Optical/IP Networks

Foundry Enters WAN Ethernet Fray

ATLANTA -- Foundry Networks made its first move into the Ethernet WAN arena today, Tuesday, announcing a software upgrade for its switches that will allow carriers to offer Ethernet services across Sonet infrastructure.

Foundry's "Global Ethernet" technology is part of the 7.1 release of the IronWare switch software for its BigIron line of Layer 3 switches, which was announced here at the Networld+Interop trade show. Global Ethernet lets carriers derive a new revenue stream from their installed Sonet networks by using them to deliver native Ethernet services at speeds up to 1 Gbit/s, regardless of distance, the vendor says.

Though it seemed a bit rushed, Foundry's announcement still may have helped boost its stock price, which has been sagging of late. Far off its 52-week high of $212 (set back in March), Foundry's per-share price was in the 80s at the start of the month, and briefly slid to below $60 per share last week. Today, the stock rebounded, gaining $4.69 per share to close at $66.94. Foundry, which announced its plans to go after carrier-class customers earlier this year, has been struggling to gain any traction in the market, where it competes with routing giants like Cisco Systems Inc. (Nasdaq: CSCO) and Juniper Networks Inc.(Nasdaq: JNPR).

With its Global Ethernet announcement, Foundry is looking to let Sonet carriers keep some of lunch they'd been losing to a group of metropolitan-area carriers who are ditching Sonet entirely. This group, which includes Telseon and Yipes Communications Inc., is building fiber networks and rolling out IP services over gigabit Ethernet. In general, these outfits are using gigabit Ethernet switches from Cisco and Extreme Networks Inc. (Nasdaq: EXTR), as well as Foundry. The connections between the switches are set up using a new generation of DWDM (dense wavelength-division multiplexing) equipment designed for metro environments. (It’s less costly and more flexible than long-distance DWDM equipment.)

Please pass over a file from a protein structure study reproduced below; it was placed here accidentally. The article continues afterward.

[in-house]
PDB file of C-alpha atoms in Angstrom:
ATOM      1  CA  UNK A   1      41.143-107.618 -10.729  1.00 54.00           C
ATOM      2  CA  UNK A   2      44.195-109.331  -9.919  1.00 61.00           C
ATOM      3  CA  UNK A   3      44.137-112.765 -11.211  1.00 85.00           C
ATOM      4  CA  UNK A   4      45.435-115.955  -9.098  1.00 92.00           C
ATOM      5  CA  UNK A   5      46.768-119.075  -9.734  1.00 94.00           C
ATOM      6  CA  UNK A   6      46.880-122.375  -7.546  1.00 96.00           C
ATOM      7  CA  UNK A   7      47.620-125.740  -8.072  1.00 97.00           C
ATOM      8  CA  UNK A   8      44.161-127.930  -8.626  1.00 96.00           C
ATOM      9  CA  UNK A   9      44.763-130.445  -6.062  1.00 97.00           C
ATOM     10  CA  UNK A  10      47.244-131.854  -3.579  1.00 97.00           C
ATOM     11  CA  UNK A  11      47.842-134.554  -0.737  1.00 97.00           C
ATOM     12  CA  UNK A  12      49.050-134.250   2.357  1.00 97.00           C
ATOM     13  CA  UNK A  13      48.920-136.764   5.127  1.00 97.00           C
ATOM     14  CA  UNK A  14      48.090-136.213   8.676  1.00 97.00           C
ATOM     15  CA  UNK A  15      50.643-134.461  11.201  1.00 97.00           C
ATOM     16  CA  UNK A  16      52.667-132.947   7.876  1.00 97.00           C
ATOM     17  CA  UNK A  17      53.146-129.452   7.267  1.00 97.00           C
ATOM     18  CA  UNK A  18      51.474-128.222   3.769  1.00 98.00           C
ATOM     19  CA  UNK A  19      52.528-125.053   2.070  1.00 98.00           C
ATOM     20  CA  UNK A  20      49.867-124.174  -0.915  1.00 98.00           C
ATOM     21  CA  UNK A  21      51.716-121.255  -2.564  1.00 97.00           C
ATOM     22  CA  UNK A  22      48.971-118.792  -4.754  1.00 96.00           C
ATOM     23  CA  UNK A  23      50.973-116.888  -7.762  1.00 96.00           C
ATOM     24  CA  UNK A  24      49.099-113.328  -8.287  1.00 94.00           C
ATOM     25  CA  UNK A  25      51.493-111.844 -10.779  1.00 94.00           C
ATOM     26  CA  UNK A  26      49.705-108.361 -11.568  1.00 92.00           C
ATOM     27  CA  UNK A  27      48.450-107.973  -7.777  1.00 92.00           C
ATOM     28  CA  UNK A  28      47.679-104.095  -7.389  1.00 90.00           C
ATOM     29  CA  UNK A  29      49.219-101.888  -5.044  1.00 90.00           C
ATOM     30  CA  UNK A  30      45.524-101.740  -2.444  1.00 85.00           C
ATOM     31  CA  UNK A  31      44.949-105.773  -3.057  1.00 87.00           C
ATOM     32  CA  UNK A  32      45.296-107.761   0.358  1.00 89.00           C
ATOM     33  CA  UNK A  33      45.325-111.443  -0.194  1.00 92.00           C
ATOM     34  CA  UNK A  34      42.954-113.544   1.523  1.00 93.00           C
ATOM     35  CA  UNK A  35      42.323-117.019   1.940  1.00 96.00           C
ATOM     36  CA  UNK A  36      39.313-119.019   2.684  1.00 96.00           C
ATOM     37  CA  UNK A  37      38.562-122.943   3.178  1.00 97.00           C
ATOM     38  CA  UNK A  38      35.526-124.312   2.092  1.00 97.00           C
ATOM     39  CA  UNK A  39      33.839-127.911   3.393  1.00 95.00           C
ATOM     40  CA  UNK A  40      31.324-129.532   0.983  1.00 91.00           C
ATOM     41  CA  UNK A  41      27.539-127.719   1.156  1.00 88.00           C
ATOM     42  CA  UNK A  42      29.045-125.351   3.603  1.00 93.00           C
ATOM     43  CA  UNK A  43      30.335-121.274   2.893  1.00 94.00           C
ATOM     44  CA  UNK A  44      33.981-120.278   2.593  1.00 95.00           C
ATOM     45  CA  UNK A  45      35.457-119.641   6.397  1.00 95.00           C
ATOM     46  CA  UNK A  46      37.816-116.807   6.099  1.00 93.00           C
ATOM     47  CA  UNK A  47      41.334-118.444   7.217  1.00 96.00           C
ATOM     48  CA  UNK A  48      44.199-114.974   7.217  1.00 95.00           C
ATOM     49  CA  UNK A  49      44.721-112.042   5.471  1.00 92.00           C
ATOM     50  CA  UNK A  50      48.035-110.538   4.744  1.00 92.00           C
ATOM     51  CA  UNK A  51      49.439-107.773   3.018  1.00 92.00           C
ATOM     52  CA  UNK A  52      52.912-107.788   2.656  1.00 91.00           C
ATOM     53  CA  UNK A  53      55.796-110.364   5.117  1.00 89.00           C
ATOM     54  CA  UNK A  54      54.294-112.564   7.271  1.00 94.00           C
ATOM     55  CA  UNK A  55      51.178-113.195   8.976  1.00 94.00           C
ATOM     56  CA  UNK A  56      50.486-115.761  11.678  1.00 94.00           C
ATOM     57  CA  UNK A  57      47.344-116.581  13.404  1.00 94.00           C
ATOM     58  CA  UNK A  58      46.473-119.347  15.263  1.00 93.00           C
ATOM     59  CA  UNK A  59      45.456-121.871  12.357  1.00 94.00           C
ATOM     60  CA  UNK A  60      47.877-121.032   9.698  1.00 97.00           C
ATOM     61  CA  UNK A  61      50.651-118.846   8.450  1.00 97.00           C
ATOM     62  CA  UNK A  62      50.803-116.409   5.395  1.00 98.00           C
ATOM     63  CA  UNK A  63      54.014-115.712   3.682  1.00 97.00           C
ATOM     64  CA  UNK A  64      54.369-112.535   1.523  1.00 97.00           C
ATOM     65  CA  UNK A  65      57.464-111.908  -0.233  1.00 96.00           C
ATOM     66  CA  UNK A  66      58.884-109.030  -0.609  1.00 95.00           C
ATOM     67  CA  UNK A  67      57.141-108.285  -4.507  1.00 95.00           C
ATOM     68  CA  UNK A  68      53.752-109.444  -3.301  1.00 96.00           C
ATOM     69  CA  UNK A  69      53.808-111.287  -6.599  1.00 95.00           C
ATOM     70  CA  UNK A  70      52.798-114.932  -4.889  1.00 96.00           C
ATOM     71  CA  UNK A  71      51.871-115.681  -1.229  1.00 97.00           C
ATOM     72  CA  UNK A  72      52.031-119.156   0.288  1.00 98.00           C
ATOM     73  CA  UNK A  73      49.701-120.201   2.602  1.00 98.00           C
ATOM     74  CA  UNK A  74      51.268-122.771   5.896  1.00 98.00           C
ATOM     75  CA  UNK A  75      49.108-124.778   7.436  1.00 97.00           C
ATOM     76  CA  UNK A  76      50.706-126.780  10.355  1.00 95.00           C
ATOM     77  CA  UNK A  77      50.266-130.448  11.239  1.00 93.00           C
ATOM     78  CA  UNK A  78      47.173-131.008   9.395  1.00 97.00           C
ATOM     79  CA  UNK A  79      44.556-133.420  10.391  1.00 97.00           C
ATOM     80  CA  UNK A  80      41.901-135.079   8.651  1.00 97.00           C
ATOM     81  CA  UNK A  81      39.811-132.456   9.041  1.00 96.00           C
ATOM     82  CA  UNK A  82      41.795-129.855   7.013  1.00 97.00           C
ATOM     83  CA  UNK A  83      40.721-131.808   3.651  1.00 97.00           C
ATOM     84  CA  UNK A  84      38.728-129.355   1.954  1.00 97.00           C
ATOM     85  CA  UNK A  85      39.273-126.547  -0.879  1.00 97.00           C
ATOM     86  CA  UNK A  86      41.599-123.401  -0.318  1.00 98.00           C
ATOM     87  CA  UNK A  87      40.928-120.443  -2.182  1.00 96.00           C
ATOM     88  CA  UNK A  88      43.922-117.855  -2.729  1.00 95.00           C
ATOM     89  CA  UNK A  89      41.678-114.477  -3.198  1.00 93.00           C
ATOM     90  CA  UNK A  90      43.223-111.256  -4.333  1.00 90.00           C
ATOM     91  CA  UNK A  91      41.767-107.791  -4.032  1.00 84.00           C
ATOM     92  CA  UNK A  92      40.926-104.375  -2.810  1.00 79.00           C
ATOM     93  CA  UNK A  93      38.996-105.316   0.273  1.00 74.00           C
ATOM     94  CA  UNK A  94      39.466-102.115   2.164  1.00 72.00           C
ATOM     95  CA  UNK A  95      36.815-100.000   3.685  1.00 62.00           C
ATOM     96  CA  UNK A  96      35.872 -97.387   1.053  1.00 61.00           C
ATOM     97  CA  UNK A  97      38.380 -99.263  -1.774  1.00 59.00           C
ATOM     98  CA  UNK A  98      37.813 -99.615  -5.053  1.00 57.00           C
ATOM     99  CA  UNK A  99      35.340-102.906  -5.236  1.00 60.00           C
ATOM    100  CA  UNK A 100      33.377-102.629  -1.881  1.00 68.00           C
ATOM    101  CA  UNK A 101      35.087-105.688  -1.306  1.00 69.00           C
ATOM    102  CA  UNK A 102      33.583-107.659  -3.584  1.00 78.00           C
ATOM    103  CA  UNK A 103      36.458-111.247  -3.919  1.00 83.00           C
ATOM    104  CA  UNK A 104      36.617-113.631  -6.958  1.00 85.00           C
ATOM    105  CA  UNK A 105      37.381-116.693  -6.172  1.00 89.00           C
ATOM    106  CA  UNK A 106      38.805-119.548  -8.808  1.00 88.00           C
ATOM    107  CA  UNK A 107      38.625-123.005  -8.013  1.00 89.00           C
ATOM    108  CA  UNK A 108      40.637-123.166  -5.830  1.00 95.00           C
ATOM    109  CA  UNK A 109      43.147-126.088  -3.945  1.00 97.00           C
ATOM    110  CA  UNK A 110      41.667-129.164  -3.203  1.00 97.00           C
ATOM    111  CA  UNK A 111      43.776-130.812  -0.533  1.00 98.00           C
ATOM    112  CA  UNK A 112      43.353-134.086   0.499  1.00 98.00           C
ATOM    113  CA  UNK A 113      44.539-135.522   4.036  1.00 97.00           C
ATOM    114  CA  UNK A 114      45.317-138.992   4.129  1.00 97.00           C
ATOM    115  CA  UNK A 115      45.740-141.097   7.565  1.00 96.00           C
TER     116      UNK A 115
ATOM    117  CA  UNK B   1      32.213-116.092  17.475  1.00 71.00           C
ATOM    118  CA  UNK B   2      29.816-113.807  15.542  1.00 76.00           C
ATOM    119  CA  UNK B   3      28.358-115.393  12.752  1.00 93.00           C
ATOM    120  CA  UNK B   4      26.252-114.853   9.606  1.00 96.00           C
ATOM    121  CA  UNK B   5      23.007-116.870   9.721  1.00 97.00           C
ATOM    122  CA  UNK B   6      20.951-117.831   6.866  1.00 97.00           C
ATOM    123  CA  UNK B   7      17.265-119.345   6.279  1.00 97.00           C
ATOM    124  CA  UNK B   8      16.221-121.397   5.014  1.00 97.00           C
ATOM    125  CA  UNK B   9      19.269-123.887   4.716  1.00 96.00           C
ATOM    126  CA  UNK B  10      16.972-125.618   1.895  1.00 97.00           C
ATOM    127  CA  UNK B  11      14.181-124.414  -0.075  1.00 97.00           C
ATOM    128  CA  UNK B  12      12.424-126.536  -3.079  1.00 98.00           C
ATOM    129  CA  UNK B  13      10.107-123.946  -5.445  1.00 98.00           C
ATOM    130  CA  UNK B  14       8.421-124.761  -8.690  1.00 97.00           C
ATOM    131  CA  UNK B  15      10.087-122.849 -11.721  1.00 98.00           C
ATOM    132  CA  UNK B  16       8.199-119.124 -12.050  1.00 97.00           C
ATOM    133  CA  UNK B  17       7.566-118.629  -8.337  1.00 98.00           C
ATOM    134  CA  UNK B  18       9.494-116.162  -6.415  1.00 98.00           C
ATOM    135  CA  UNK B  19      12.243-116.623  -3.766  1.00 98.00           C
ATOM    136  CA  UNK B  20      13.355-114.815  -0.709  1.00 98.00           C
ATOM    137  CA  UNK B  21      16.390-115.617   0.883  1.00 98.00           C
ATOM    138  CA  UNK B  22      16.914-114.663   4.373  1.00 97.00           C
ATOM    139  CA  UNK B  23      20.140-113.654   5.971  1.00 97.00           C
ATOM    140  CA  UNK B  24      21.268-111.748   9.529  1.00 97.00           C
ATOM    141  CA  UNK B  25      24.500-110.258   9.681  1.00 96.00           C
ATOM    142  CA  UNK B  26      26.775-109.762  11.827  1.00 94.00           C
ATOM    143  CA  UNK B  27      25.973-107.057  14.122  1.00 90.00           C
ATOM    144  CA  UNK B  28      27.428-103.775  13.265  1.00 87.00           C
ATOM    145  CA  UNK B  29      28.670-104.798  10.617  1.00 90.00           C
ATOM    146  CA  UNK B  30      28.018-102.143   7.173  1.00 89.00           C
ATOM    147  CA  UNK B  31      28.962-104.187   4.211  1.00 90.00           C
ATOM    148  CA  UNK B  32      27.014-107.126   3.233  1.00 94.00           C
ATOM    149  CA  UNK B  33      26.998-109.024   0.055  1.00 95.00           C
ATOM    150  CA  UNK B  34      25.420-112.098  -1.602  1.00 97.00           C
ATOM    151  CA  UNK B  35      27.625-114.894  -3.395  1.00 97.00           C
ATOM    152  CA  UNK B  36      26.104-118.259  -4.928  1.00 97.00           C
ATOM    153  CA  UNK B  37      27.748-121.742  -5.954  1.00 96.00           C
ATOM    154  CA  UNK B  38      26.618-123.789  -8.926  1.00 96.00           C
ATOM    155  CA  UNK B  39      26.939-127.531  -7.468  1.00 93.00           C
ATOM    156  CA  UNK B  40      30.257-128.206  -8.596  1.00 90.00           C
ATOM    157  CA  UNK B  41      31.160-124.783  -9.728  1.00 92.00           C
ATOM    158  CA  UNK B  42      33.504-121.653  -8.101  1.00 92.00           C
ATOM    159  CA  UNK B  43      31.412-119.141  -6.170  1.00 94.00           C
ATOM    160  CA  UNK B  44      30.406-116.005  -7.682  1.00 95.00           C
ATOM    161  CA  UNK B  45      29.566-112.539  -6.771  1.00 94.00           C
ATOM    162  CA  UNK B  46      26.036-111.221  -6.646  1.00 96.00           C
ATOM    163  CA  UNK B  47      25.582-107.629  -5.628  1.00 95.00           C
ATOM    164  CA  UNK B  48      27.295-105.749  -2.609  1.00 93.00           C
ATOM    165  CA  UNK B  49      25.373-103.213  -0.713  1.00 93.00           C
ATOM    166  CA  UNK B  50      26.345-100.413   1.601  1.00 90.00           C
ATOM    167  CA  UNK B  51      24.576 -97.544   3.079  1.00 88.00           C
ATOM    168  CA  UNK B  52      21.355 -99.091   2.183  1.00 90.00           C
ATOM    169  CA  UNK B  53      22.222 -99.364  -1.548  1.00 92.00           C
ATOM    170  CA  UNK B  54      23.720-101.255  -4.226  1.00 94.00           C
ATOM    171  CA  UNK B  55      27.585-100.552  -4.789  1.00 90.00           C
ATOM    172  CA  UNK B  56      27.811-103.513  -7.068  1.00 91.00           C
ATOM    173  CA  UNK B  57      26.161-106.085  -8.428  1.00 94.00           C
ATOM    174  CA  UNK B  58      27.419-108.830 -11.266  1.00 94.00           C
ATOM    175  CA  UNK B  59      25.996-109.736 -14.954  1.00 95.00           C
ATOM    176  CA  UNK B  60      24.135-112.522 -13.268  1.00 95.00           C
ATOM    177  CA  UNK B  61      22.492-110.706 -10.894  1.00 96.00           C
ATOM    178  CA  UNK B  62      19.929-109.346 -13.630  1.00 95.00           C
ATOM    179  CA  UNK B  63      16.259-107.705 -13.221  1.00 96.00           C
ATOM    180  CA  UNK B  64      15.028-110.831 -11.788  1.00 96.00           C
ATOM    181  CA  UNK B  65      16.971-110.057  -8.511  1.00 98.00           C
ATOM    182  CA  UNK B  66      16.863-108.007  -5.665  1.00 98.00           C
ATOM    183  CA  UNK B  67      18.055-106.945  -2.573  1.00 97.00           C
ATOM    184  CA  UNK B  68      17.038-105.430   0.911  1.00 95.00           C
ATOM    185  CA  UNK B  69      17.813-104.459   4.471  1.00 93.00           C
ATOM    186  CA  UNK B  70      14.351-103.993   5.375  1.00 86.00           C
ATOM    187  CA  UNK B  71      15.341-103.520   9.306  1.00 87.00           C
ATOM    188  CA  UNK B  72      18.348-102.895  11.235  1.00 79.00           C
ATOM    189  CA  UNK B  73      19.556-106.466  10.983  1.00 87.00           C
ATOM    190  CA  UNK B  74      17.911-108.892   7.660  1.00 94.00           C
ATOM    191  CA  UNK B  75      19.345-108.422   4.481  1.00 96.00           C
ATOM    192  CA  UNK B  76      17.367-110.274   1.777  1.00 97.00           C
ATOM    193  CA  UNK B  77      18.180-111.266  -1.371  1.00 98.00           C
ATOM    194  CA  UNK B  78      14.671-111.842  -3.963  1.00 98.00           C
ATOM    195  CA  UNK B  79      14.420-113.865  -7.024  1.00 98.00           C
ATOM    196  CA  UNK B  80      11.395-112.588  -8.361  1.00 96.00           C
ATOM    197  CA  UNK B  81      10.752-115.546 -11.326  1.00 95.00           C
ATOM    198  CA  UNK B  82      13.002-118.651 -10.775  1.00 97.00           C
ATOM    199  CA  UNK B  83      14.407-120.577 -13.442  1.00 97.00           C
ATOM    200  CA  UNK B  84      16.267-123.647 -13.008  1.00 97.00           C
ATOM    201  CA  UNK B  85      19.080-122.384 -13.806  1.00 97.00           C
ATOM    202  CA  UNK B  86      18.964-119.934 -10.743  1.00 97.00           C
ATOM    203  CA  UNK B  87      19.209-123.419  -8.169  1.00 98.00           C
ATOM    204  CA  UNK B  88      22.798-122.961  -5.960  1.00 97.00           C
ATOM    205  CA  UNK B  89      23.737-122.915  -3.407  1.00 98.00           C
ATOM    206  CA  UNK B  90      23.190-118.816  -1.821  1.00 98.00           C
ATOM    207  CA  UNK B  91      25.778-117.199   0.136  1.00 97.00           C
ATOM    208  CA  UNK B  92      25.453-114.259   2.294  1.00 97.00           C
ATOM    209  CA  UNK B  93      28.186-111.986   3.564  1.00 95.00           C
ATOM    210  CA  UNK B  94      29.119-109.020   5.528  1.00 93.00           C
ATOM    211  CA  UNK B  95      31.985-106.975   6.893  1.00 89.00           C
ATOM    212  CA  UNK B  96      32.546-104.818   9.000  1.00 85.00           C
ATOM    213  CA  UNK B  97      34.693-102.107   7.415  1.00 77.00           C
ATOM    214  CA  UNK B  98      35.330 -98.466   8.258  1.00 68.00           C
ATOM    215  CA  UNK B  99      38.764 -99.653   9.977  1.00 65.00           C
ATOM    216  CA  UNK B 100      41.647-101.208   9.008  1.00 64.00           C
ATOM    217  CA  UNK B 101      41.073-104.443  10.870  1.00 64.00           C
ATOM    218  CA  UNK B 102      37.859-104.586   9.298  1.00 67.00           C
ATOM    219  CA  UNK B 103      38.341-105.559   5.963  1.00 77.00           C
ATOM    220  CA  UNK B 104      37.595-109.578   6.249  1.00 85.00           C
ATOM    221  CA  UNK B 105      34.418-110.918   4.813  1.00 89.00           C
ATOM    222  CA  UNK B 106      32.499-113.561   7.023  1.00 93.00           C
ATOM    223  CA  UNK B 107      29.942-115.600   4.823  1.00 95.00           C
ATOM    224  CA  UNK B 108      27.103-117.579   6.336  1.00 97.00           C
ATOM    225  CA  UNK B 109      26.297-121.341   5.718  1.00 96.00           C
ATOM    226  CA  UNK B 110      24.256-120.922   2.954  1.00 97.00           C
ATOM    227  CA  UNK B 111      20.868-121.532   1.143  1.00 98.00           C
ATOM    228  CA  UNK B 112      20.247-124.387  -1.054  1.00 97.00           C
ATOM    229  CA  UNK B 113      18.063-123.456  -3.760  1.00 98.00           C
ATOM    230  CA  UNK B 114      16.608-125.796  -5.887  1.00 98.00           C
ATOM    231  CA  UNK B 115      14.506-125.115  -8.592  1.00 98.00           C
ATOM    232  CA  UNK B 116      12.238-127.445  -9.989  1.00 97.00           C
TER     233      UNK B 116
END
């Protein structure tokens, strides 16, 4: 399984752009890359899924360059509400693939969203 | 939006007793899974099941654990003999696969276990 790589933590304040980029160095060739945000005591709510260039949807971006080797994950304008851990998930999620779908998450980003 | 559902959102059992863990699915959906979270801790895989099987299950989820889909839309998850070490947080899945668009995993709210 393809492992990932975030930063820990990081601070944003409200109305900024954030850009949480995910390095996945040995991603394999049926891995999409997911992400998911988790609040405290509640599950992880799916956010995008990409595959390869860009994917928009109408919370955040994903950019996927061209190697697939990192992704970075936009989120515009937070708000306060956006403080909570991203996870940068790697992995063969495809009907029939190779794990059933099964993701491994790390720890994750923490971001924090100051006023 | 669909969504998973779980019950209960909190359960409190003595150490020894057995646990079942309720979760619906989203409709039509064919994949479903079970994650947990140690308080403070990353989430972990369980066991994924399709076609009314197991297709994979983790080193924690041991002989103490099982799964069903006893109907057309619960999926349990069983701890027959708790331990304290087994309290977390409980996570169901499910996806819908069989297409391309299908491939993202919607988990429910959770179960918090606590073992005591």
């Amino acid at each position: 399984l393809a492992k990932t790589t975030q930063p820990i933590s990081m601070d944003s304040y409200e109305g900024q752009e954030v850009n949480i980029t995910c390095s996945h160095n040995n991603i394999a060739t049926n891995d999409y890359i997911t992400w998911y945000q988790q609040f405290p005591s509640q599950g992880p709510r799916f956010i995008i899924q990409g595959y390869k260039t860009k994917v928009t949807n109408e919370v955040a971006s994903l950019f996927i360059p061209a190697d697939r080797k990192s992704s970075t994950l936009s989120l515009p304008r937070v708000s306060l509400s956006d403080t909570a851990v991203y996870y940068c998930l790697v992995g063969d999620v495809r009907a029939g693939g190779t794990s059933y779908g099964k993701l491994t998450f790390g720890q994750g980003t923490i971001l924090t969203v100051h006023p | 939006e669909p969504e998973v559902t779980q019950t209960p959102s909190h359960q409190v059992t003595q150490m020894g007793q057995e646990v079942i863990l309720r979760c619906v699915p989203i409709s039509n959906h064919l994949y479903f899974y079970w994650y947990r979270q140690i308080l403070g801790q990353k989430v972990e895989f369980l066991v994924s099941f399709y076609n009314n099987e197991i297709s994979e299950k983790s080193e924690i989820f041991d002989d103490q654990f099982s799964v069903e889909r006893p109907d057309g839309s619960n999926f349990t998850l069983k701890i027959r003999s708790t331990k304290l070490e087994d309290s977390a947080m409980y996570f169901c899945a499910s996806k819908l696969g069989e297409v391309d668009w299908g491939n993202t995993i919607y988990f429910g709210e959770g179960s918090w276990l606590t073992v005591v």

Foundry's twist is to offer the same Ethernet advantages (which include greater bandwidth provisioning flexibility, as well as cheaper management) over plain old pervasive Sonet -- an easier migration path.

It's not really a new idea. In fact, the concept of sending Ethernet over Sonet is a central tenet of the forthcoming 10-Gbit/s Ethernet standard from the The Institute of Electrical and Electronics Engineers Inc. (IEEE) (see IEEE Nails Down 10-Gig Ethernet Basics). And Foundry will shortly face competition in this market from a slew of WAN Ethernet startups that are building their products from the ground up for this application, rather than upgrading them in software. Those outfits include Force 10 Networks Inc., Lantern Communications, Luminous Networks Inc., World Wide Packets, and Zuma Networks.

To implement Foundry's solution, carriers install one of its boxes at each end of the connection -- a combo platter that starts at $70,000 for a beginner's kit of two Foundry boxes, with packet-over-Sonet interfaces, and the appropriate software. Foundry says those prices won't cause sticker shock, especially since carriers using the new Foundry technology will be able to support thousands of virtual-network links across each Sonet connection.

Plus, carriers are used to paying big bucks for hardware. "Seventy K [for a piece of hardware] is a rounding error for most carriers," says Marshall Eisenberg, director of product marketing for Foundry.

While the Ethernet-over-fiber folks are already racking up customer wins, it may be some time before Foundry has a similar list of Ethernet-over-Sonet carrier customers. On Tuesday, Foundry didn't have much to show in support of its newest release, save for one Canadian service provider that you probably haven't heard of, Stream Intelligent Networks.

Eisenberg said Foundry "just kind of decided to release" the new software, after getting favorable reactions to it from some prospective customers. He said that two carriers in Japan are also testing the technology but were not yet ready to say so publicly.

-- Paul Kapustka, Silicon Valley bureau chief, Light Reading http://www.lightreading.com

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